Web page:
Cascade Saddle Route: Alpine Tramping (Hiking) Series | New Zealand

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The Southern Lakes area has been
sculpted over time by colossal glaciers to form some of the most remarkable
terrain in Aotearoa. The remaining landscape holds some of
the most beautiful and challenging tramping routes in New Zealand. One of the more hazardous adventures takes you right past Dart Glacier for an
extraordinary alpine experience. The Cascade Saddle Route is a 17
kilometer, 8-10 hour alpine crossing that connects West Matukituki Valley with the Dart Valley. DOC recommends to only attempt
the pass from the Matukituki side as ascending is much safer than
descending. It is a very challenging and technical climb and numerous deaths
have occurred here, so you will need advanced tramping (hiking) experience to navigate the path safely. The best time of year to cross Cascade Saddle is middle to late summer. Snow and steep terrain have contributed to multiple fatalities so this will be the safest period to give it a go. It isn’t recommended to attempt
the crossing outside of this period due to the high amount of snowfall it receives. The average daily summer temperature
sits around 5-10 degrees (C) and you can expect approximately 200 days of rain per year. It’s important to remember that you will be in an alpine environment which means there is
a good chance you will experience heavy rain, strong winds, snow and freezing
temperatures even in the height of summer. So, you’ll need warm and
waterproof clothing as well as a good pair of tramping (hiking) boots. A Personal Locator Beacon (PLB) is also highly recommended on this route. As with all
walks and tramps (hikes) in New Zealand make sure you ‘Leave Your Intentions’ with a
trusted contact and inform them when you’ve finished your tramp. You can find
out more about ‘leaving your intentions’ at the Mountain Safety Council website. Starting at Raspberry Creek car park you
will need to walk two and a half hours up the valley to Aspiring Hut. This is
the official start of the route so factor 8-10 hours of tramping from this
point. The first section through the bush is quite steep but you are well sheltered in here.
Near the top of the bush you will need to cross a stream. There’s no
bridge available so this will take a bit of care and scrambling to get across. The
rocks can get slippery when wet and it can flood during heavy rain making it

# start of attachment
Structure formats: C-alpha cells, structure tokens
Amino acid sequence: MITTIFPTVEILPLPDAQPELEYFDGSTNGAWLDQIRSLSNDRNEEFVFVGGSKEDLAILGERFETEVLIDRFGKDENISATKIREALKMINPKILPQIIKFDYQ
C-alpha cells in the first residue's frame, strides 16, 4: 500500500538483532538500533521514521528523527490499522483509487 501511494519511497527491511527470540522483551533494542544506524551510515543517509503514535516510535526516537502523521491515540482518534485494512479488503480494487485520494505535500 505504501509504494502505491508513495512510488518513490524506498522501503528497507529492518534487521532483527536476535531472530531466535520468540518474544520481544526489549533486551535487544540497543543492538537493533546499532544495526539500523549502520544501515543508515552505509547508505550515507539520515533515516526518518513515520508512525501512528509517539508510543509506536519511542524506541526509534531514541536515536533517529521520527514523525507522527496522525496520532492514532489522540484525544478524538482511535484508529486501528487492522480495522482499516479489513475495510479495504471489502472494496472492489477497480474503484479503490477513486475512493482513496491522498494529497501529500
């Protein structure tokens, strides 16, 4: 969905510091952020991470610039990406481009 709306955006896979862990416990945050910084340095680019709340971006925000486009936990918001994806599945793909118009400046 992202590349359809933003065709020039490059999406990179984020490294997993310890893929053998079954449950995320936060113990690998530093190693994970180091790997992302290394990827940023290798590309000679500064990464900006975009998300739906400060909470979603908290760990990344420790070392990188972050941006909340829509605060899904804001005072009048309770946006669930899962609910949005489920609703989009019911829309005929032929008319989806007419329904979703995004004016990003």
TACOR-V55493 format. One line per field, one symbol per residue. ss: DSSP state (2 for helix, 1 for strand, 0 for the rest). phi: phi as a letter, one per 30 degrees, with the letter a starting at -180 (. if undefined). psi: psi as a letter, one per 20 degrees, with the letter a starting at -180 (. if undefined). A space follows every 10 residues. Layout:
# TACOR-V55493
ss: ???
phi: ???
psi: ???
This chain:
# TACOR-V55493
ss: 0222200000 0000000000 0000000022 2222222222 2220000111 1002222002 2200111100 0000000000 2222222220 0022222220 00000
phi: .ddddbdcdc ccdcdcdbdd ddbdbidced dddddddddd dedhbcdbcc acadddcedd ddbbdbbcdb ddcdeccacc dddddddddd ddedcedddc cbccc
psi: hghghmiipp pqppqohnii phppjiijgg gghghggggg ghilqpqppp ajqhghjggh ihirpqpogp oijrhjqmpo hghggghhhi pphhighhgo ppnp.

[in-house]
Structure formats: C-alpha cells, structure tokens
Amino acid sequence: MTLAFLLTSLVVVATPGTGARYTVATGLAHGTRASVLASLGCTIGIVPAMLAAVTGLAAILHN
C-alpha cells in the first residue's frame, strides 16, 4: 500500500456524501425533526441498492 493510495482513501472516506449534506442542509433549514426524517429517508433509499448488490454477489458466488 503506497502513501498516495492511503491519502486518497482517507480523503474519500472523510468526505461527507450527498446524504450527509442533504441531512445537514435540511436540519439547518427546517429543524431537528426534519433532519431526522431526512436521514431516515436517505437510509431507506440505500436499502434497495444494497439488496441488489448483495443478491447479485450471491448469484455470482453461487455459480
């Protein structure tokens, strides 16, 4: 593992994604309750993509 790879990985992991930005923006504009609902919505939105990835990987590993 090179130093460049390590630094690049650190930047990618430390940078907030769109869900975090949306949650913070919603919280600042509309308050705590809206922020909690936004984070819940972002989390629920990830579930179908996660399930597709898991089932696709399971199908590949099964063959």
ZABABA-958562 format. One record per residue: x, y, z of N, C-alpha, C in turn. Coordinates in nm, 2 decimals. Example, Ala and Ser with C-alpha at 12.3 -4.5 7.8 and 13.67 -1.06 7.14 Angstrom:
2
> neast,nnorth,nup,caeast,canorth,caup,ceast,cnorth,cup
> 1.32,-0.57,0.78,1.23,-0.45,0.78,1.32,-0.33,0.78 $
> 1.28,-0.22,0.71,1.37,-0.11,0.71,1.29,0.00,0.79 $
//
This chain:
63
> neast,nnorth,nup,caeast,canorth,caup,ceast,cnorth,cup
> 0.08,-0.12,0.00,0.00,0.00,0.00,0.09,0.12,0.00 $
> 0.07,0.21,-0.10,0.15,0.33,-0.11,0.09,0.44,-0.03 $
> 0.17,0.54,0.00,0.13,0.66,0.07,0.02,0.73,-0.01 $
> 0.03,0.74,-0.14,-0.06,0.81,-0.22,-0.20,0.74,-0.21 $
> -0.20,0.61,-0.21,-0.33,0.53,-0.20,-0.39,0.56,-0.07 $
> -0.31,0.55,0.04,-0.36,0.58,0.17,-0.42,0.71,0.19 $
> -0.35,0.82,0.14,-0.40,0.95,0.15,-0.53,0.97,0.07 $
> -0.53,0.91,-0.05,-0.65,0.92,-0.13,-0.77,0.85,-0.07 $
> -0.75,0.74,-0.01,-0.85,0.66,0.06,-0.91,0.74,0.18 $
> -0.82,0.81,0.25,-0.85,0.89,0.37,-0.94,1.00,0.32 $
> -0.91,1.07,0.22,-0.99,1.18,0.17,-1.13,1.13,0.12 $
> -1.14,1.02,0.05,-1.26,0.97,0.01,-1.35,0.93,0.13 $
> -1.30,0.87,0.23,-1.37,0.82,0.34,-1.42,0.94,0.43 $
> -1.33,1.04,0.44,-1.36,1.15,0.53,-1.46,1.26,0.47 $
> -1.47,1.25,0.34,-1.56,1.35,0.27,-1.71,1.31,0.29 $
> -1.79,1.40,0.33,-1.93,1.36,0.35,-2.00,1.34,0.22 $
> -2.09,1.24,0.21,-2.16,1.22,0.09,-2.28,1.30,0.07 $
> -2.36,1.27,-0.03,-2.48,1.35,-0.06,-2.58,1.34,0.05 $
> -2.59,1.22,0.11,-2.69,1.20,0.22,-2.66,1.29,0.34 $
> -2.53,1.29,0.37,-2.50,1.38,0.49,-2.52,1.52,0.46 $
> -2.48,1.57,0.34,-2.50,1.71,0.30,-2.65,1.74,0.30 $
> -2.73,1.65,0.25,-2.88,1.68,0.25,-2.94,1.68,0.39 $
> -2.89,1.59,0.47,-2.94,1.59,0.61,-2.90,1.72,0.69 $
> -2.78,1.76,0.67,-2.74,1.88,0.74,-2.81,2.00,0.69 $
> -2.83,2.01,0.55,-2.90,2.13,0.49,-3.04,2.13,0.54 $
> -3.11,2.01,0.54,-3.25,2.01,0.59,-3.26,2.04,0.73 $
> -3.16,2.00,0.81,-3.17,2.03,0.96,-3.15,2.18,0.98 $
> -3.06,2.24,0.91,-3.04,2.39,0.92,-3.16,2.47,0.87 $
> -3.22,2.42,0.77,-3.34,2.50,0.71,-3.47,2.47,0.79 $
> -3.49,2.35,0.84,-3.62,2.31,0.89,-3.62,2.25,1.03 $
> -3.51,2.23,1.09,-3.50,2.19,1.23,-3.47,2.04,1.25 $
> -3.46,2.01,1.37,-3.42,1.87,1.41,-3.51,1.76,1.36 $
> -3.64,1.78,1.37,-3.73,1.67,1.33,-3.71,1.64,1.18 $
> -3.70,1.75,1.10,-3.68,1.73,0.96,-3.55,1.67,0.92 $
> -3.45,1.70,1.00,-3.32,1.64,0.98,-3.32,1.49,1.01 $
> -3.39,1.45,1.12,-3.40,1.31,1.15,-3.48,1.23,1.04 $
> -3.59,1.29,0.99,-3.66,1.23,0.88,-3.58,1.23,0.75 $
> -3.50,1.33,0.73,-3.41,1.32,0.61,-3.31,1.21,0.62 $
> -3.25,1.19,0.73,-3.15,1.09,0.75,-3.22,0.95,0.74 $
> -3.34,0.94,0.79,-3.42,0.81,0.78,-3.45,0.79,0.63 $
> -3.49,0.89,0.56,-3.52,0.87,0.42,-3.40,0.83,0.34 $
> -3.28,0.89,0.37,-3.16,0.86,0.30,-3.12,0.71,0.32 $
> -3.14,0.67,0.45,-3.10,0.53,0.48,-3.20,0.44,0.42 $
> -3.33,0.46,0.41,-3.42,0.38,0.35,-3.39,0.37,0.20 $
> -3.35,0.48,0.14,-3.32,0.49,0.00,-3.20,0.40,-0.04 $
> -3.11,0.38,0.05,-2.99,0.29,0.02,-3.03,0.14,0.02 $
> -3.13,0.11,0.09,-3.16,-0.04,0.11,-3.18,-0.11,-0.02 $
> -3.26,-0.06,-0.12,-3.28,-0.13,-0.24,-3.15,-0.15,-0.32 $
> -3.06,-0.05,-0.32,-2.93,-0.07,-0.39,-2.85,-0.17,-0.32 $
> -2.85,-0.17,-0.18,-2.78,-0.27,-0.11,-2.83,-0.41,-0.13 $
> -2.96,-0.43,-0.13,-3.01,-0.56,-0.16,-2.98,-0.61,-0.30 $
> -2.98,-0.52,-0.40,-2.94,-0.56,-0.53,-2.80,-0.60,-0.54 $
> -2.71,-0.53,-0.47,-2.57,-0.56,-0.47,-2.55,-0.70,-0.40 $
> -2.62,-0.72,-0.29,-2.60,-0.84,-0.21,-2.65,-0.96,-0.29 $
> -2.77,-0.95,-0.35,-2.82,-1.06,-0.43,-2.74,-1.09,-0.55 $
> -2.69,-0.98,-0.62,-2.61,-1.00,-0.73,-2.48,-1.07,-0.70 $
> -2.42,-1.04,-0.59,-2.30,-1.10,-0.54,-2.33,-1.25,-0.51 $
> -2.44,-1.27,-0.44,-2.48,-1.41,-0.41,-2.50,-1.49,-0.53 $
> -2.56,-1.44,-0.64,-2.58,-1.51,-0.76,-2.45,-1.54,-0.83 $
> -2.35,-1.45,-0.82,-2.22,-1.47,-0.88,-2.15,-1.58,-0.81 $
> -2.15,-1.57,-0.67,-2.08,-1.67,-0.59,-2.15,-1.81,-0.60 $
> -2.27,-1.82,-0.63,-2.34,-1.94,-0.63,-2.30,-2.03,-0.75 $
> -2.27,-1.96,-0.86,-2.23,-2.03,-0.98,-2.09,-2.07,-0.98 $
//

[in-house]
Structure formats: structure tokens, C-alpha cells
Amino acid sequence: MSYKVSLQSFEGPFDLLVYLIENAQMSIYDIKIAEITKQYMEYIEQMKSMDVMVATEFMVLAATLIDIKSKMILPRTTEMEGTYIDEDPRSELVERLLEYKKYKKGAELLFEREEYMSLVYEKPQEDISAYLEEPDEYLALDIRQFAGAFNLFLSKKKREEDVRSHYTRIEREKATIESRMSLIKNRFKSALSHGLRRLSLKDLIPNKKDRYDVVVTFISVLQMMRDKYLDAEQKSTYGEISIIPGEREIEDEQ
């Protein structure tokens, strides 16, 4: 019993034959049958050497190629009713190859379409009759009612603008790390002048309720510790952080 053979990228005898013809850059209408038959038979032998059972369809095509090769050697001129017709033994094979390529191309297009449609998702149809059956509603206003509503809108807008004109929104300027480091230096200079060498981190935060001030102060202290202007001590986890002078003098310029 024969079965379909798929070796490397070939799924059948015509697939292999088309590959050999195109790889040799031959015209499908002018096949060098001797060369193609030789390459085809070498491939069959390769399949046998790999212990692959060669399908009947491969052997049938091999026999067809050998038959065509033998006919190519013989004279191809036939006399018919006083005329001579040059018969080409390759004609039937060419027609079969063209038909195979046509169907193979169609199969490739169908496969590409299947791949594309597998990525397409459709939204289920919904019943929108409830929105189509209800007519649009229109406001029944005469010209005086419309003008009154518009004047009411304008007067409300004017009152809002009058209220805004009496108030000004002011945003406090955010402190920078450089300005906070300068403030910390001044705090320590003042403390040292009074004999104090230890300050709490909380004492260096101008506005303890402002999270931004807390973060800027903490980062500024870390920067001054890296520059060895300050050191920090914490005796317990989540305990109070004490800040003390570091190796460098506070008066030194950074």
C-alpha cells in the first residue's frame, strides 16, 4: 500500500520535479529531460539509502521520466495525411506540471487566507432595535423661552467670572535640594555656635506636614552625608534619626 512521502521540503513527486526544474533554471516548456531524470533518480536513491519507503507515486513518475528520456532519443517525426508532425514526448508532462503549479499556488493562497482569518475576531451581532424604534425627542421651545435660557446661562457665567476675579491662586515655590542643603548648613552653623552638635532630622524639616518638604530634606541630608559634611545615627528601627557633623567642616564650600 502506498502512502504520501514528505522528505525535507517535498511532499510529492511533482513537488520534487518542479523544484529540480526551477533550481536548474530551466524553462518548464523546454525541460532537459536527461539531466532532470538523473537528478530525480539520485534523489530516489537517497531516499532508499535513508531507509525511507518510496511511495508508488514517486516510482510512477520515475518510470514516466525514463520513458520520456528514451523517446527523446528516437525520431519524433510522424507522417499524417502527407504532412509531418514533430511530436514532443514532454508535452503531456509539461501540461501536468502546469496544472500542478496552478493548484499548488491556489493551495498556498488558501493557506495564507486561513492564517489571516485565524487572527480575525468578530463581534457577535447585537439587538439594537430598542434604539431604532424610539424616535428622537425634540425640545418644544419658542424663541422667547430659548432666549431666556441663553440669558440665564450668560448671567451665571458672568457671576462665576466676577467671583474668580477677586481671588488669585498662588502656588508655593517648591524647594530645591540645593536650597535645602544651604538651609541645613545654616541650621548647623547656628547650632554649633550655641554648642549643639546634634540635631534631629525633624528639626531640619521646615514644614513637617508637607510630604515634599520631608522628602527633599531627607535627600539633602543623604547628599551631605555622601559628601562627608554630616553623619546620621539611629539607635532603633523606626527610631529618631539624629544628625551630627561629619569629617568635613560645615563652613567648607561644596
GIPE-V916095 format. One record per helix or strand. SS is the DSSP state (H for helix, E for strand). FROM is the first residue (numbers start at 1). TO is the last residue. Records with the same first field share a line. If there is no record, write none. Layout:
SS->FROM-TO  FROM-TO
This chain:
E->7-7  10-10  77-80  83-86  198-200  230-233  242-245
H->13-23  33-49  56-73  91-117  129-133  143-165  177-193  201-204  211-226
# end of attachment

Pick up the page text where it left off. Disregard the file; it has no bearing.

impassible so be prepared to wait or turn around if crossing is not safe. Use
the bush line as a decision-making point as the track drastically changes into an
expert route. Leaving the bush also means you’ll be left highly exposed to any
incoming weather and there is no shelter for the next 6-9 hours. Look
toward Mount Aspiring and if the weather looks poor, or if you are unsure about
your ability, then you should have some lunch, enjoy the view and turn back around. From here, the route becomes narrow, steep and very exposed. You’ll need to use your hands to essentially climb up many
sections of the track. Just follow the orange poles to find your way. The track
becomes slippery in wet conditions and a fall from here can be fatal so watch
your footing and turn around if the weather deteriorates. If snow is present
at this stage it is not recommended to proceed any further unless you have
crampons and an ice axe and most importantly, the skills to use them.
Slipping in snow here has resulted in people falling several hundred meters
off the cliffs below. As you climb higher you will be rewarded with a beautiful
view and great photo opportunities. Just be extremely careful and pay constant
attention to the cliff edge. Don’t put yourself at unnecessary risk by
searching for that perfect photo spot. The final section of the climb is the
most dangerous and you’ll find signs here warning you of this danger. The track
zigzags above several bluffs and there is no room for error here. You will need extreme care and concentration to safely navigate this
section even on the best day. But the risk of falling is especially high when
snow or strong winds are present so again if snow is present and you do not
have crampons and an ice axe do not proceed past this point. Roughly four hours after leaving Mt Aspiring Hut
you’ll reach the highest point of your journey This is another good decision-making point. So, reassess the weather. Remember, you still have six hours of challenging tramping
to go, including four river crossings. So, turning back may be a safer alternative
if conditions are poor. Otherwise if you are prepared to camp, the Cascade Creek
campsite is only one hour away. Finally, assess how much daylight hours